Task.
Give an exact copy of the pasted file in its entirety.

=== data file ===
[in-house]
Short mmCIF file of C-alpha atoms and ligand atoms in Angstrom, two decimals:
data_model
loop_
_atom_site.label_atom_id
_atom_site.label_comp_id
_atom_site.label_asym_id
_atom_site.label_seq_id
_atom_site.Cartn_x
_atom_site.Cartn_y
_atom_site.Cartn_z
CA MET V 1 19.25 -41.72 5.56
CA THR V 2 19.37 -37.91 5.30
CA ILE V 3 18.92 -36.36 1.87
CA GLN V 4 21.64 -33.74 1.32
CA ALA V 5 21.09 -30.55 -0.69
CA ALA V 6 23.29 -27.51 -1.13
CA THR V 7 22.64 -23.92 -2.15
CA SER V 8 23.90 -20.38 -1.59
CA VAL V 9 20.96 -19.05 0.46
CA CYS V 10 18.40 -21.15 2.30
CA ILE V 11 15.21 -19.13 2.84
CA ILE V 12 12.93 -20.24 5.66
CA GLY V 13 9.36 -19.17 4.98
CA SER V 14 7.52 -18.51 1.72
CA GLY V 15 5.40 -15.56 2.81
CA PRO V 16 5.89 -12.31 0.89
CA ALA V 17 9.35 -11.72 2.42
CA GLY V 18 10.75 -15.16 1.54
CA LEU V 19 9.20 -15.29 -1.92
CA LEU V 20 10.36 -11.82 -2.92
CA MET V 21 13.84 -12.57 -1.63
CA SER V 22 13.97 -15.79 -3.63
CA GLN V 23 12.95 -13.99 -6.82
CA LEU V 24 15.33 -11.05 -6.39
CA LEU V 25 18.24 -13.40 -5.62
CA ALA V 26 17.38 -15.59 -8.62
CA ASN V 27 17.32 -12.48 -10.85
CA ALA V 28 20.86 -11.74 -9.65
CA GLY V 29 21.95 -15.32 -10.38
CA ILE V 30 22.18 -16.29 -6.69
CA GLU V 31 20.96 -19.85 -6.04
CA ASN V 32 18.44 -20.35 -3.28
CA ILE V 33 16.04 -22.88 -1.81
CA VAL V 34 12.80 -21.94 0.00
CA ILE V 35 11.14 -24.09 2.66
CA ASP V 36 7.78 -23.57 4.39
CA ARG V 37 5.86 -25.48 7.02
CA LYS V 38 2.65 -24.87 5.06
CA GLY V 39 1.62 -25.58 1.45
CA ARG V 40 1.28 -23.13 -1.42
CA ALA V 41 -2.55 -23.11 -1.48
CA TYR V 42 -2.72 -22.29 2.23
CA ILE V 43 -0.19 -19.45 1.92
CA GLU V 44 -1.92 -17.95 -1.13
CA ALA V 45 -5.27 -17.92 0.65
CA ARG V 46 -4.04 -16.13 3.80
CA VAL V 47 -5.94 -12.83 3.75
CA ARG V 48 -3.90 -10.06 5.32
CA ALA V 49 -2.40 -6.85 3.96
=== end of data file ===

[in-house]
Short mmCIF file of C-alpha atoms and ligand atoms in Angstrom, two decimals:
data_model
loop_
_atom_site.label_atom_id
_atom_site.label_comp_id
_atom_site.label_asym_id
_atom_site.label_seq_id
_atom_site.Cartn_x
_atom_site.Cartn_y
_atom_site.Cartn_z
CA MET V 1 19.25 -41.72 5.56
CA THR V 2 19.37 -37.91 5.30
CA ILE V 3 18.92 -36.36 1.87
CA GLN V 4 21.64 -33.74 1.32
CA ALA V 5 21.09 -30.55 -0.69
CA ALA V 6 23.29 -27.51 -1.13
CA THR V 7 22.64 -23.92 -2.15
CA SER V 8 23.90 -20.38 -1.59
CA VAL V 9 20.96 -19.05 0.46
CA CYS V 10 18.40 -21.15 2.30
CA ILE V 11 15.21 -19.13 2.84
CA ILE V 12 12.93 -20.24 5.66
CA GLY V 13 9.36 -19.17 4.98
CA SER V 14 7.52 -18.51 1.72
CA GLY V 15 5.40 -15.56 2.81
CA PRO V 16 5.89 -12.31 0.89
CA ALA V 17 9.35 -11.72 2.42
CA GLY V 18 10.75 -15.16 1.54
CA LEU V 19 9.20 -15.29 -1.92
CA LEU V 20 10.36 -11.82 -2.92
CA MET V 21 13.84 -12.57 -1.63
CA SER V 22 13.97 -15.79 -3.63
CA GLN V 23 12.95 -13.99 -6.82
CA LEU V 24 15.33 -11.05 -6.39
CA LEU V 25 18.24 -13.40 -5.62
CA ALA V 26 17.38 -15.59 -8.62
CA ASN V 27 17.32 -12.48 -10.85
CA ALA V 28 20.86 -11.74 -9.65
CA GLY V 29 21.95 -15.32 -10.38
CA ILE V 30 22.18 -16.29 -6.69
CA GLU V 31 20.96 -19.85 -6.04
CA ASN V 32 18.44 -20.35 -3.28
CA ILE V 33 16.04 -22.88 -1.81
CA VAL V 34 12.80 -21.94 0.00
CA ILE V 35 11.14 -24.09 2.66
CA ASP V 36 7.78 -23.57 4.39
CA ARG V 37 5.86 -25.48 7.02
CA LYS V 38 2.65 -24.87 5.06
CA GLY V 39 1.62 -25.58 1.45
CA ARG V 40 1.28 -23.13 -1.42
CA ALA V 41 -2.55 -23.11 -1.48
CA TYR V 42 -2.72 -22.29 2.23
CA ILE V 43 -0.19 -19.45 1.92
CA GLU V 44 -1.92 -17.95 -1.13
CA ALA V 45 -5.27 -17.92 0.65
CA ARG V 46 -4.04 -16.13 3.80
CA VAL V 47 -5.94 -12.83 3.75
CA ARG V 48 -3.90 -10.06 5.32
CA ALA V 49 -2.40 -6.85 3.96